November 17, 2015 / 9:50 PM / 3 years ago

Seaway shipments lag on closed arbitrage, end-of-year taxes

HOUSTON, Nov 17 (Reuters) - Crude shipments on a major pipeline from Cushing, Oklahoma to the U.S. Gulf Coast have fallen sharply this week as a supply glut erodes price spreads between the two locations and market players avoid lofty end-of-year taxes in Texas.

Flows on Enterprise Products Partners and Enbridge’s 400,000 barrel per day Seaway pipeline from Cushing to Freeport, Texas are essentially shut, according to a notice published on Monday by energy monitoring firm Genscape.

The companies have not issued any notices alerting customers to work on the line, according to two shippers and sources active in the Cushing market, indicating that the reduced flows are driven by price, not operational issues.

Enterprise declined to comment on whether the line was experiencing operational issues.

Right now, there is so much crude on the Gulf Coast that barrels arriving from Cushing would fetch fewer dollars for sellers than if they stayed in Oklahoma.

West Texas Intermediate crude at the Magellan East Houston terminal traded at a 35 cents a barrel discount to the WTI benchmark on Monday, hardly enough to justify the $4 a barrel tariff to move uncommitted barrels, which don’t have long-term supply contracts, from Cushing to points in Texas.

“The only reason to ship there is if you have committed barrels,” Sandy Fielden, Director of Energy Analytics at RBN Energy, said.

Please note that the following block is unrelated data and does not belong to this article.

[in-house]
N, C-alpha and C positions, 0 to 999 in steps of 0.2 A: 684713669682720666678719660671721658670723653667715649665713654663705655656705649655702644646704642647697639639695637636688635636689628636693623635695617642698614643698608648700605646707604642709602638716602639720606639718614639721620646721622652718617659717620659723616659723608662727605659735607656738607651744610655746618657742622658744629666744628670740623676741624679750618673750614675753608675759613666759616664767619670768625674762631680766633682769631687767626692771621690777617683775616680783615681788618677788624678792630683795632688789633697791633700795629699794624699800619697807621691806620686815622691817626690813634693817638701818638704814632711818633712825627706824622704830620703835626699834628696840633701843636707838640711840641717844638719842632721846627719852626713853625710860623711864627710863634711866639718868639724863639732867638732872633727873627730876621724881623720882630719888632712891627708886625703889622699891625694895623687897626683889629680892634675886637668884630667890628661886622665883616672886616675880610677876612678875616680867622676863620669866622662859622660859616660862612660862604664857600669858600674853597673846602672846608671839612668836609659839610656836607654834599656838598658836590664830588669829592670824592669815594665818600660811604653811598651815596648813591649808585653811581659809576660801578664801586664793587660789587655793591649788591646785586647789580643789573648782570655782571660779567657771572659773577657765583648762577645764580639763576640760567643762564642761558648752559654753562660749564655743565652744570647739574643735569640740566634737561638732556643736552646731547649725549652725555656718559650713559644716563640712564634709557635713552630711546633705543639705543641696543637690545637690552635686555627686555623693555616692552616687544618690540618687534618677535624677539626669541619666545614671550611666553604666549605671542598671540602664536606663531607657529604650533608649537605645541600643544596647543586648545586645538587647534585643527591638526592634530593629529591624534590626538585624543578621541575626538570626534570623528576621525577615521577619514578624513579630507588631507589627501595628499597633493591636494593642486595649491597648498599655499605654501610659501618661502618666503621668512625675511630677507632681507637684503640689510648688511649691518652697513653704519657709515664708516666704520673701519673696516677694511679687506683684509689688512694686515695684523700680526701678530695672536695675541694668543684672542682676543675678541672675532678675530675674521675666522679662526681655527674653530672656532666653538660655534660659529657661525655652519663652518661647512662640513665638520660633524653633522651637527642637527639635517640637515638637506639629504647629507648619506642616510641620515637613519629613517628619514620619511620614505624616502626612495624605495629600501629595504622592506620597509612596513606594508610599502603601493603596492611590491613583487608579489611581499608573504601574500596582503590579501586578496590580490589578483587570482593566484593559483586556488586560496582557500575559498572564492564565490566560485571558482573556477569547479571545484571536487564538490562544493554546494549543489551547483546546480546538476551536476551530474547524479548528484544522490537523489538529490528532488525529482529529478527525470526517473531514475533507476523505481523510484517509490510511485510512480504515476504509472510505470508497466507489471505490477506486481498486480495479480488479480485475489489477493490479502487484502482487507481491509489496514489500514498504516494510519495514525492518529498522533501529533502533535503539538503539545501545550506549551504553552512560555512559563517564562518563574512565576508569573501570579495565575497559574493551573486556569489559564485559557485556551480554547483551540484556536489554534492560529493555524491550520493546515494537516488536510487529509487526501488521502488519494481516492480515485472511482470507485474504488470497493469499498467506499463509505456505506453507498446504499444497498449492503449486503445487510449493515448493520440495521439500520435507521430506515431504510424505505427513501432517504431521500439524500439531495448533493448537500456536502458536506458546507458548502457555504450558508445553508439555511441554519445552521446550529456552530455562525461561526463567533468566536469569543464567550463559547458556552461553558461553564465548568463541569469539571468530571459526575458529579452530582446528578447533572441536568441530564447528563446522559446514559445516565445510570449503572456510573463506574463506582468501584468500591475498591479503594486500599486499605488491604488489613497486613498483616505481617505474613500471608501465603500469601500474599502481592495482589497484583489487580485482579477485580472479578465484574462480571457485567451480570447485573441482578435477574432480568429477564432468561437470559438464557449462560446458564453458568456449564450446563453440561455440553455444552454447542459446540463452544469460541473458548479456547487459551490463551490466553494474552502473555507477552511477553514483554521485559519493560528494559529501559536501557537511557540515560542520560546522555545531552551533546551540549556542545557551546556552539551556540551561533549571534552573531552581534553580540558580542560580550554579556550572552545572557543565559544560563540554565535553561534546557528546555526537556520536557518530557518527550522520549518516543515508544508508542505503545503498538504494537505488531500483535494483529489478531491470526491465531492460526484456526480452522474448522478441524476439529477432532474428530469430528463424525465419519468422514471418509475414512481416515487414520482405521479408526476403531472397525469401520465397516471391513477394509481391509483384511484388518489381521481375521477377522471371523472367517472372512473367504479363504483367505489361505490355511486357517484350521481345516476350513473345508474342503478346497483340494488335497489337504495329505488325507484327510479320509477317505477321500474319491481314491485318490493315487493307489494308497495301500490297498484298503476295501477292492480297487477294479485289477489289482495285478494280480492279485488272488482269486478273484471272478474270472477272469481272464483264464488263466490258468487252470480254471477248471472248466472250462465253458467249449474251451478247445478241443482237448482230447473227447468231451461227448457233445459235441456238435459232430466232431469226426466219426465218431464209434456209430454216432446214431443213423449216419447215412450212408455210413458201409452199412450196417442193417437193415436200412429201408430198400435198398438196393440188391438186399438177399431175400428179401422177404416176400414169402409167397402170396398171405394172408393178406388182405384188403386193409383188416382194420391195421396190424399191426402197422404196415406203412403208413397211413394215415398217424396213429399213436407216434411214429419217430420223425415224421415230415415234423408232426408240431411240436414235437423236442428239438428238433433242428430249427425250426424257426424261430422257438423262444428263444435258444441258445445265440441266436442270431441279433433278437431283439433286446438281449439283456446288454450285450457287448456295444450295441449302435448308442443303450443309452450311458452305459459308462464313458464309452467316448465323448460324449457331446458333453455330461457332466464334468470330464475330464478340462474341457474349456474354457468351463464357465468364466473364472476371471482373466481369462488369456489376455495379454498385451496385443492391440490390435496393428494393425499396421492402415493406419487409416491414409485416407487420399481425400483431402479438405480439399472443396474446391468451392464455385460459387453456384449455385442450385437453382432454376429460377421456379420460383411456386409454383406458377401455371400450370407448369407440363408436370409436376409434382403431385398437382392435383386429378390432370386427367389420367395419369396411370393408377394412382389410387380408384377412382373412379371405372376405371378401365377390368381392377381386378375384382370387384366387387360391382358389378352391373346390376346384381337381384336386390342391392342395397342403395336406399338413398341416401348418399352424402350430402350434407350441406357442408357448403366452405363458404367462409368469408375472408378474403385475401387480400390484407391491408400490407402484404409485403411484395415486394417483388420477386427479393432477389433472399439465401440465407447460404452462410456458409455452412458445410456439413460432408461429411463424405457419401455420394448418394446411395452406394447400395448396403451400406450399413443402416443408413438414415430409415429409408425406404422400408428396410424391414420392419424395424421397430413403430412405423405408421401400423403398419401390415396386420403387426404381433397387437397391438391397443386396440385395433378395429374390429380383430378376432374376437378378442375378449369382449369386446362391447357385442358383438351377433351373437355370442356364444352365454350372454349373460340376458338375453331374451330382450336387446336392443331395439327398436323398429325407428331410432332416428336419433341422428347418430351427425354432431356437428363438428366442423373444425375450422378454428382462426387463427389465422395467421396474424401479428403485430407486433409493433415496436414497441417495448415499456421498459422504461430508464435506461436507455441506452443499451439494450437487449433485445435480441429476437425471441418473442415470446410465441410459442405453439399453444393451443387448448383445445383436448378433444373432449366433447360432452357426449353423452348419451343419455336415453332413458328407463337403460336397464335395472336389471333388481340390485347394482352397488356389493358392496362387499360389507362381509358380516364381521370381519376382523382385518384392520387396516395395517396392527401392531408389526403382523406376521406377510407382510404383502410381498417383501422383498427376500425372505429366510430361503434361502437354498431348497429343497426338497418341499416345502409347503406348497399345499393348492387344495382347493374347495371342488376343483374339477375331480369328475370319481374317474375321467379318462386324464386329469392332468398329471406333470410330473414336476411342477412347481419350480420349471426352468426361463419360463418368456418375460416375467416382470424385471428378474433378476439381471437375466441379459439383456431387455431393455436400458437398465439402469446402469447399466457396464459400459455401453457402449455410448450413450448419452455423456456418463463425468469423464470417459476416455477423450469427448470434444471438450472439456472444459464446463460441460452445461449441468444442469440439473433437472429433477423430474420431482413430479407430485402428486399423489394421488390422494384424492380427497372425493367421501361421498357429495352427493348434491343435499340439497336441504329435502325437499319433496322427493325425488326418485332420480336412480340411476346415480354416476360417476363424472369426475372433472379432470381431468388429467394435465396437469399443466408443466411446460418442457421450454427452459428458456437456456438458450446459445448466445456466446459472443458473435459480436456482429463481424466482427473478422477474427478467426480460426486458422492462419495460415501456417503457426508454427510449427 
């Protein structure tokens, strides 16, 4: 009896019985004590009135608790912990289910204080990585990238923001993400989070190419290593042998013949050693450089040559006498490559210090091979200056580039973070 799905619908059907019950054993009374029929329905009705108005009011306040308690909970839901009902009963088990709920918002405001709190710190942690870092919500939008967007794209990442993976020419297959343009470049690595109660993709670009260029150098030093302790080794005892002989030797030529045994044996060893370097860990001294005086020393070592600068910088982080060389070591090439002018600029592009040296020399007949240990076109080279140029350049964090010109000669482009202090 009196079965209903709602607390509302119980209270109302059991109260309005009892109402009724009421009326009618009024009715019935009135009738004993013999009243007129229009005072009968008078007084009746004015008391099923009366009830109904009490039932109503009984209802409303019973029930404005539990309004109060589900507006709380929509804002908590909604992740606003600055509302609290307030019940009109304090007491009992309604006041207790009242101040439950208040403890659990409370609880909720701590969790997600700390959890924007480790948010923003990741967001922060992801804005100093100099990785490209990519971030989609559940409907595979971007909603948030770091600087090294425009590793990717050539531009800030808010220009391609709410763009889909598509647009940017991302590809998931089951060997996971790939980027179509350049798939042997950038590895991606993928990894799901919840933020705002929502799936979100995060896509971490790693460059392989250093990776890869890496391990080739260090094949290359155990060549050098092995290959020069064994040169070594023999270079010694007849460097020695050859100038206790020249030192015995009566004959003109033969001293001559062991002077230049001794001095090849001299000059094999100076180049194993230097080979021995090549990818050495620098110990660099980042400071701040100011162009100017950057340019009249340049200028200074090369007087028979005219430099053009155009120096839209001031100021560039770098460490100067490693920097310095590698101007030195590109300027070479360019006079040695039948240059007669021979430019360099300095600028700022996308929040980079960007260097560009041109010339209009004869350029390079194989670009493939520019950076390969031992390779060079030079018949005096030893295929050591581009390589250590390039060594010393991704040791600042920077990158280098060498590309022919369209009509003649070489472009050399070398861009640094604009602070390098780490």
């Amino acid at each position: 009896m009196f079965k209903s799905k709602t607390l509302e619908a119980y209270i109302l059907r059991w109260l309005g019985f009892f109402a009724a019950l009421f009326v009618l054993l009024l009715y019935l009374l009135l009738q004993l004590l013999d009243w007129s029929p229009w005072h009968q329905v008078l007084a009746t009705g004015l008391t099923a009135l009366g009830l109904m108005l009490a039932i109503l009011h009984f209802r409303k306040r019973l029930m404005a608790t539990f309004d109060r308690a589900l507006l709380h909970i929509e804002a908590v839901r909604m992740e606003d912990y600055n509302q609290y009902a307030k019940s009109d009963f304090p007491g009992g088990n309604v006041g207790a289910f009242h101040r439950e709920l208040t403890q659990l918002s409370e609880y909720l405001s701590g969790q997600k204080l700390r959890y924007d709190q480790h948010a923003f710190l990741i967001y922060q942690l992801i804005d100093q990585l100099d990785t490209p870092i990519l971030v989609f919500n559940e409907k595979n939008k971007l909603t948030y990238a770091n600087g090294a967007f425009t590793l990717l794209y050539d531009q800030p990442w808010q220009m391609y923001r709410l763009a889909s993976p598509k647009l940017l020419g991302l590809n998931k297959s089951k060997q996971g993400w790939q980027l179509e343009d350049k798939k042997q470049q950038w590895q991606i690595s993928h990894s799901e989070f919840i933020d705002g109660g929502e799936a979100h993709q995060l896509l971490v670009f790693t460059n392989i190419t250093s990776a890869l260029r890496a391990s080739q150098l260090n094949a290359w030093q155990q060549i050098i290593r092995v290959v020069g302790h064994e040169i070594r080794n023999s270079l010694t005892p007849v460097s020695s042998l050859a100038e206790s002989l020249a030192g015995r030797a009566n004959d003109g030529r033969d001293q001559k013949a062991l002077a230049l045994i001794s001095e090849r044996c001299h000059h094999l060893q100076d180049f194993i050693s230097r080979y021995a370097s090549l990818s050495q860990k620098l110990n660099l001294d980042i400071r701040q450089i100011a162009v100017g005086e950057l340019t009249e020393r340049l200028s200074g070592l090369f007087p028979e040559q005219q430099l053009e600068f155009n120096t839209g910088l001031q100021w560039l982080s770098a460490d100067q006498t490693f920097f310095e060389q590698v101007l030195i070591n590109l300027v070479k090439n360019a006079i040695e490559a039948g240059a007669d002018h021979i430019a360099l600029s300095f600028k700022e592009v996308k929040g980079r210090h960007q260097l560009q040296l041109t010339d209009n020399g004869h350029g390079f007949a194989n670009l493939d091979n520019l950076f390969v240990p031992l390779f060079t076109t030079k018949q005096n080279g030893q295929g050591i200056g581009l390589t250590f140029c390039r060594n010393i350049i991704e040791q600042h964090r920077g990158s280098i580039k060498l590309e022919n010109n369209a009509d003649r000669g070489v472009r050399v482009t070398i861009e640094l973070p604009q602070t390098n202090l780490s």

Closed arbitrage to the Gulf Coast is adding to the supply overhang at Cushing, pushing prompt West Texas Intermediate (WTI) futures to steep discounts to the second month contract, including a six-month low of $1.39 last week.

At the same time, hefty ad valorem taxes levied at the year’s end on inventory in Texas have prompted end-users to take title of fewer barrels in the state, backing up barrels offshore and at origin points feeding the Gulf Coast.

Energy research consultancy Energy Aspects has said an armada of tankers in anchorage off the Gulf Coast stems from “end of year taxes which incentivise refiners to hold off taking crude.”

Inventories at Cushing, Oklahoma are currently at 55.3 million barrels the week ended Nov 6, according to the Energy Information Administration. On Monday, Genscape reported stocks at the major trading and storage hub grew by another 1.2 million barrels last week. (Reporting by Liz Hampton; editing by Diane Craft)

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